Difference between coinsurance and reinsurance

Difference between coinsurance and reinsurance

In some instances, the insurer may provide for a clause in terms of the insurance contract. The policyholder (as a participant in the legal insurance relationship) will act as a co-insurer in terms of its retention (limited by the franchise).

The peculiarity of coinsurance is that each co-insurer compensates for the loss only within the limit of its share in the sum insured. It is determined by the percentage of the premium received by each co-insurer.

Compensation for losses under coinsurance may be separate and joint.

With separate insurance, separate policies are issued, i.e., each insurer gives its approach to the insured, indicating only its share of liability and premium, while becoming a co-insurer.

If the policyholder is issued a general (collective) policy, it is signed by all insurers participating in the agreement, becoming co-insurers. This policy provides for the joint and several liabilities of the insurers. The legislation of the Russian Federation declares solidarity in coinsurance.

In practice, the insurer with the largest coinsurance share becomes the informal leader, and co-insurers with smaller percentages of risk follow coinsurance conditions approved by the leader. By agreement with all the co-insurers participating in the collective agreement, the leader carries out all mutual settlements with the insured and other co-insurers.

The main benefits of coinsurance are as follows:

  • • it is understandable for the insurers’ clients (insureds);
  • • protects significant risks that are beyond the power of one insurance company.

The main disadvantages of coinsurance are:

  • • in case of separate policies, there is no joint and several liabilities of insurers;
  • • it may be difficult for the policyholder to deal with two or more insurance companies;
  • • Not all insurance companies, fearing competition, enter into co-insurance contracts.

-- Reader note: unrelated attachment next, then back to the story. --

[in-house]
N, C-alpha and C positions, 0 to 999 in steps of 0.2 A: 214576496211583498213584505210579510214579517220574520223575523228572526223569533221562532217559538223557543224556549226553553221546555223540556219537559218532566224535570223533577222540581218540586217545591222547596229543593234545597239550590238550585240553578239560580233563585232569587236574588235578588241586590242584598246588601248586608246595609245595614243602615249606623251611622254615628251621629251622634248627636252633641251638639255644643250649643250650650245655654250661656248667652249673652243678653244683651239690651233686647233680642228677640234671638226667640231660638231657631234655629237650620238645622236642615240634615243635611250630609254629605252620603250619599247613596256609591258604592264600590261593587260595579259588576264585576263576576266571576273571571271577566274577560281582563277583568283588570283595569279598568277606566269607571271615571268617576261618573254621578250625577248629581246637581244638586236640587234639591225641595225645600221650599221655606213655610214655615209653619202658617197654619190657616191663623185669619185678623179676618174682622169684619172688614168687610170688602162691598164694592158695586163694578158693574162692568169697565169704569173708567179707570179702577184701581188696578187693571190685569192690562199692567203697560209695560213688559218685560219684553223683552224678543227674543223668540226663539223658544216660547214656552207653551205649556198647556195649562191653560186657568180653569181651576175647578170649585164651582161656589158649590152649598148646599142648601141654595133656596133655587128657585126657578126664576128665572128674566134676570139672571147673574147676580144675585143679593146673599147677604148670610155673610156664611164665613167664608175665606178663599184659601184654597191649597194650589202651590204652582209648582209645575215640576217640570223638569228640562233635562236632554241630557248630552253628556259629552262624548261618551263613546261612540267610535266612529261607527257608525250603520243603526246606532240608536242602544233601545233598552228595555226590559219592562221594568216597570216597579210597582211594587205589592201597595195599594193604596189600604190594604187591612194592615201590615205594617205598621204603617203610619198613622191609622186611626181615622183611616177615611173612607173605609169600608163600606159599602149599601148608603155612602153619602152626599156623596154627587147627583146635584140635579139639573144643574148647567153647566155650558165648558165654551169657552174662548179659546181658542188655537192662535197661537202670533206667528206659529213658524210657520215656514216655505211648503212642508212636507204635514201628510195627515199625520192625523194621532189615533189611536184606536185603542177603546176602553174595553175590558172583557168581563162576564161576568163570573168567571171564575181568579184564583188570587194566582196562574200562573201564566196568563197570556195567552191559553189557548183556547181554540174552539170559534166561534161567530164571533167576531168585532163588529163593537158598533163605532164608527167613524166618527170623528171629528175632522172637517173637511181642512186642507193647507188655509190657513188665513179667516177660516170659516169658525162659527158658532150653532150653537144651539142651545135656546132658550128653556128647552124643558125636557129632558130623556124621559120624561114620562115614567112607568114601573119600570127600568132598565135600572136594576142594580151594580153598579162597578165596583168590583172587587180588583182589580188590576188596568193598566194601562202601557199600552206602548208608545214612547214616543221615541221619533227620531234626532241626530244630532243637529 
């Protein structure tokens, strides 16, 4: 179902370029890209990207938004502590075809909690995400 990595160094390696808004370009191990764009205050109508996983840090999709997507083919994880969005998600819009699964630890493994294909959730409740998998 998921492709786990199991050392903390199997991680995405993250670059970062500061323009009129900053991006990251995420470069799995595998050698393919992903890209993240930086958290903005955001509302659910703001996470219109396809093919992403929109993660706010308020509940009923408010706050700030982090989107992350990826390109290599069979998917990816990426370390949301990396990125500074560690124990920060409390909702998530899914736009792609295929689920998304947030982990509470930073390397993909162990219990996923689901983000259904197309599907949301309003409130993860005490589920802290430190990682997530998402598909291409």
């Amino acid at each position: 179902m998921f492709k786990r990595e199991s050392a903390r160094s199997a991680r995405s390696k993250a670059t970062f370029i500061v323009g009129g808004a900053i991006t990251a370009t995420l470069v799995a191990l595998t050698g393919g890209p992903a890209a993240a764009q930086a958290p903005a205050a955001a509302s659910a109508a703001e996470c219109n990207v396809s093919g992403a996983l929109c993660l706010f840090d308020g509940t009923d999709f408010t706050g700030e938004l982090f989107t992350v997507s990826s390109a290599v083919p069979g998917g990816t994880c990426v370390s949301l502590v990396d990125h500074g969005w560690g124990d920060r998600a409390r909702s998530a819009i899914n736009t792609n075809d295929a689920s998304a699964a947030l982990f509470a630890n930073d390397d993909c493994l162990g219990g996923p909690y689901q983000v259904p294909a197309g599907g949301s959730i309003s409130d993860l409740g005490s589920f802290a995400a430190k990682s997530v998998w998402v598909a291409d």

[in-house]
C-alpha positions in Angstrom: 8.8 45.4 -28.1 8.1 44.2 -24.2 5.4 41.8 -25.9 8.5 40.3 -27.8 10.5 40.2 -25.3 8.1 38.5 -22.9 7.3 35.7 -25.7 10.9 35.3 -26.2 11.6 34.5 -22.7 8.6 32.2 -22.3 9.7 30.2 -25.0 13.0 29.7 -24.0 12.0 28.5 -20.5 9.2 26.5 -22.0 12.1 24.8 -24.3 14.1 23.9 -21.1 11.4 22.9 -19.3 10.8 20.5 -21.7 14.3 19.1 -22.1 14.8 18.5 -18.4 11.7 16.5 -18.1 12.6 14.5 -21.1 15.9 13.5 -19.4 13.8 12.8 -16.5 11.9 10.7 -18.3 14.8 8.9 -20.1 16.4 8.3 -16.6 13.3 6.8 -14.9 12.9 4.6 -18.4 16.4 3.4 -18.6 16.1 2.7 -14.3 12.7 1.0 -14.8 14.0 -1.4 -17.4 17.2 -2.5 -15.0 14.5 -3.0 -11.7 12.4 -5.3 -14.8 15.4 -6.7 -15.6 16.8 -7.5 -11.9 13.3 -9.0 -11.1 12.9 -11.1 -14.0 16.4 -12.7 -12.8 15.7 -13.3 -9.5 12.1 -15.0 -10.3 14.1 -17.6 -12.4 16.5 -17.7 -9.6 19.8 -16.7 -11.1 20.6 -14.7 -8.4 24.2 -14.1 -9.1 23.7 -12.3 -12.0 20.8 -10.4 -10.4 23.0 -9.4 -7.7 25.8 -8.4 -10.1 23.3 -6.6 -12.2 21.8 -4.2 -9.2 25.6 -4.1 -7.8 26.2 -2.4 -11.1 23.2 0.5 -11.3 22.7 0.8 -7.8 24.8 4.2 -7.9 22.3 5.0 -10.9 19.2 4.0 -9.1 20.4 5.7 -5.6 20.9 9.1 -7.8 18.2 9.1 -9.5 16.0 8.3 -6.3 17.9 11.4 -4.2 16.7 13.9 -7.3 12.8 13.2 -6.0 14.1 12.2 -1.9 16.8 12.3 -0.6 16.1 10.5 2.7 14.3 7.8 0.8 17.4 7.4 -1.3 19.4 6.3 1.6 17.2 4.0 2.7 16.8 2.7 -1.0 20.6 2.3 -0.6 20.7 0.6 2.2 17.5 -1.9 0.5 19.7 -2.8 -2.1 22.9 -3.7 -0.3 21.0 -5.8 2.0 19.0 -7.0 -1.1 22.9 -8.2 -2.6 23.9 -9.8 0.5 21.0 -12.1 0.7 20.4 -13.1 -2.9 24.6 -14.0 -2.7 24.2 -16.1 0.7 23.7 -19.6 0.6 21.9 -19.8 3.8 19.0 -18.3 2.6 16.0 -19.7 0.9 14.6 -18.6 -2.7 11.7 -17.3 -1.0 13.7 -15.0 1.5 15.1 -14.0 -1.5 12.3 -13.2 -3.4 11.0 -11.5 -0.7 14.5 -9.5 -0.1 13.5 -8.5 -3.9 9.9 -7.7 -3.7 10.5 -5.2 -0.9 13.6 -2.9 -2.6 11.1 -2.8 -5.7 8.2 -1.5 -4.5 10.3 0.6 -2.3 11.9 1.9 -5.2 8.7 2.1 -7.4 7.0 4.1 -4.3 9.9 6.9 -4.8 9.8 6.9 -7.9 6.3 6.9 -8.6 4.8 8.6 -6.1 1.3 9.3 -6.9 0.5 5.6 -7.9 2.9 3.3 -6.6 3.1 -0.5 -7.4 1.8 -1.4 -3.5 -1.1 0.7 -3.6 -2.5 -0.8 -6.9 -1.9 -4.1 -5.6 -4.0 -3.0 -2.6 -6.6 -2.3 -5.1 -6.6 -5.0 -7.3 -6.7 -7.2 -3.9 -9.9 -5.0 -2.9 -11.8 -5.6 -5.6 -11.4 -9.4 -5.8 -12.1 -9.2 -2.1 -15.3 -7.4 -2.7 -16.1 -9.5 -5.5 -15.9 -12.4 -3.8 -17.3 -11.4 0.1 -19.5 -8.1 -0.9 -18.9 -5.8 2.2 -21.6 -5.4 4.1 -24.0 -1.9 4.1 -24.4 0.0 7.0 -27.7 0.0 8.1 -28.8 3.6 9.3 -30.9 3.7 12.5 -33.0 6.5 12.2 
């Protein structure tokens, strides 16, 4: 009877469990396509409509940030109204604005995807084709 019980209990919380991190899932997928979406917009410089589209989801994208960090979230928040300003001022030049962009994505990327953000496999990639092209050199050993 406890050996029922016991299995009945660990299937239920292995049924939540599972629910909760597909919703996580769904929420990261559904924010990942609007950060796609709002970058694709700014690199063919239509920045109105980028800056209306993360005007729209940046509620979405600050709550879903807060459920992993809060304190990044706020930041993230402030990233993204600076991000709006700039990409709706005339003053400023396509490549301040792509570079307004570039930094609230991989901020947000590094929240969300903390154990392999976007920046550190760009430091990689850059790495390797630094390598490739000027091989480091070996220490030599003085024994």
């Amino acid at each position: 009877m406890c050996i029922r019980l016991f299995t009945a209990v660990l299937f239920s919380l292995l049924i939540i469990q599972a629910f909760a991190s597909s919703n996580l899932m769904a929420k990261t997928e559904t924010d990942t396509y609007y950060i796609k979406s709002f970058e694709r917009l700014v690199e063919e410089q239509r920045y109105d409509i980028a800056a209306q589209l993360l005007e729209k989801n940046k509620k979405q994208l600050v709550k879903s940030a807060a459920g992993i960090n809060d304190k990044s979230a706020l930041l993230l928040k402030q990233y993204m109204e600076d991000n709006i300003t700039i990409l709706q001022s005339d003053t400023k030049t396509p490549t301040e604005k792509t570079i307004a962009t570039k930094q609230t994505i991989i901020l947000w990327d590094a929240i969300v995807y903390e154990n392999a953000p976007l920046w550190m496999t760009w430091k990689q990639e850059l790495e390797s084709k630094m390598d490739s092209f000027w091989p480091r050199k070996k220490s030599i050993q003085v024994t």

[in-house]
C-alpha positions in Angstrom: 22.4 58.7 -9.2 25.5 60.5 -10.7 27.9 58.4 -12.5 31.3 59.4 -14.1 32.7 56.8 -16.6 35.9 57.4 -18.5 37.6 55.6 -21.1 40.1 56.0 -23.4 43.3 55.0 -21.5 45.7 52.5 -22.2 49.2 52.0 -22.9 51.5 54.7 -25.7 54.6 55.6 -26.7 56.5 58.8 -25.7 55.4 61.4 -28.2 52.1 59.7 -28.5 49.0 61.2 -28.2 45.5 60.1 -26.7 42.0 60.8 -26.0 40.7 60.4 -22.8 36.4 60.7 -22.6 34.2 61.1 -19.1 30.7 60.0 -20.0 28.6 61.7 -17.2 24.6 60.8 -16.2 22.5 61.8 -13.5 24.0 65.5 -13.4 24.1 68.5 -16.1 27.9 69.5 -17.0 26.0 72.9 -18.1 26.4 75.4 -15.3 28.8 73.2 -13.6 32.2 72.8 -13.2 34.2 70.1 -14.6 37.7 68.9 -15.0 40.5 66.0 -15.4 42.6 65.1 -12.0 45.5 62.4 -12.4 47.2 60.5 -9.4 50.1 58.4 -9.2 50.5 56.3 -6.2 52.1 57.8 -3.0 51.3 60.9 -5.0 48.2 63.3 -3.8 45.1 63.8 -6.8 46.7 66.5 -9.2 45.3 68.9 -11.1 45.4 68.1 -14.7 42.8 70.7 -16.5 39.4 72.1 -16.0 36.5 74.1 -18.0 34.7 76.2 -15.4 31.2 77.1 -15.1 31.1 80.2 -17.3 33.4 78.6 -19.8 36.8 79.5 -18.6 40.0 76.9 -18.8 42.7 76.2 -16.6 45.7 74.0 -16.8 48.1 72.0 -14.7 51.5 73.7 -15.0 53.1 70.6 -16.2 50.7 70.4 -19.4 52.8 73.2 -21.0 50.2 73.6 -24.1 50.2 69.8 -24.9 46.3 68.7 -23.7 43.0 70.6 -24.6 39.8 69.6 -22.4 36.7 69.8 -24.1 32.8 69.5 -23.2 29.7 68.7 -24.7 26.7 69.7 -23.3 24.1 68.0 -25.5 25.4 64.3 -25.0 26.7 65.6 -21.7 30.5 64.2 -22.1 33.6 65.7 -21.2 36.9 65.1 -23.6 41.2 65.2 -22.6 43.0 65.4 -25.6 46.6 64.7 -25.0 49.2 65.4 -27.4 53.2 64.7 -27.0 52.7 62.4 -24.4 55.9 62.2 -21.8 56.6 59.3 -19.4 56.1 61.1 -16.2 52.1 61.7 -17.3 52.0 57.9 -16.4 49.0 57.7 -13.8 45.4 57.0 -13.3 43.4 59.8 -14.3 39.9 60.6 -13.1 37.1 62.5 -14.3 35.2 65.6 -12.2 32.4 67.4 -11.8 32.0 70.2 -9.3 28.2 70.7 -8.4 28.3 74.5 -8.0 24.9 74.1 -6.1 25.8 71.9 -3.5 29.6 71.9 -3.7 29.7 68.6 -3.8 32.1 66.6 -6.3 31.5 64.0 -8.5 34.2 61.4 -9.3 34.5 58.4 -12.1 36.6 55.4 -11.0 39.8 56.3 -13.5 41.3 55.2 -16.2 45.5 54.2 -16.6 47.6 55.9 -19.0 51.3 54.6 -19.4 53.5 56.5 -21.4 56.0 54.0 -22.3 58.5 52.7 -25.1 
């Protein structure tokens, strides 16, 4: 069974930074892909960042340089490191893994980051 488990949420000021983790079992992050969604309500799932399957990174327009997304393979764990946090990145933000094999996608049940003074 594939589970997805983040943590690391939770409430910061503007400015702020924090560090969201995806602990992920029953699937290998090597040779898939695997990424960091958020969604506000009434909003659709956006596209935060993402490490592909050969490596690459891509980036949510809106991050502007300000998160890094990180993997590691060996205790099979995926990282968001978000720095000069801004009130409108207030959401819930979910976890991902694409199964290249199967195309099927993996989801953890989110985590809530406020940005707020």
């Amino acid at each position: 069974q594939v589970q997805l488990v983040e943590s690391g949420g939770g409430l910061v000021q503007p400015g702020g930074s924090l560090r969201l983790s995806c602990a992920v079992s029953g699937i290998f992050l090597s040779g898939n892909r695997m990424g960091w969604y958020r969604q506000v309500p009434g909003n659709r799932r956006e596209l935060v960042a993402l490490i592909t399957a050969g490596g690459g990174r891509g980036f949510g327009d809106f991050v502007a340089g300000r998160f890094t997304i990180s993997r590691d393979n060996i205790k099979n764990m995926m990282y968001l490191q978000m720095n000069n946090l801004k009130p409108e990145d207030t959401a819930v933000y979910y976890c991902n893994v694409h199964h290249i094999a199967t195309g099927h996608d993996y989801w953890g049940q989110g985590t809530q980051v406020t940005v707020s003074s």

The idea of ​​coinsurance is based on the combination of two or more insurance companies of their insurance reserves contributes to a more even distribution and equalization of substantial losses and, therefore, increases their reliability and stability.

Coinsurance, protecting and distributing responsibility for considerable risks, thus has a very narrow scope. On the other hand, reinsurance makes it possible to protect insurance companies from large and all other dangers that make up the insurer’s portfolio, which is subject to constant threats of extraordinary accidental excesses of unprofitability.

Reinsurance

Basic concepts, goals, definitions

Reinsurance (eng, reinsurance ) is an operation under which the insurer ( reinsurer, or

the assignor ( cedent )), accepting risks for insurance, transfers part of the responsibility for them, taking into account his financial capabilities, on agreed terms to another insurer ( reinsurer, or assignee ).

The transfer of part of the risks from the direct insurer (assignor) to the reinsurer is called a session.

Insurance companies cannot create a balanced portfolio of risks in most cases since the number of insurance objects is small. The portfolio contains significant and dangerous threats that introduce unnecessary elements into the portfolio.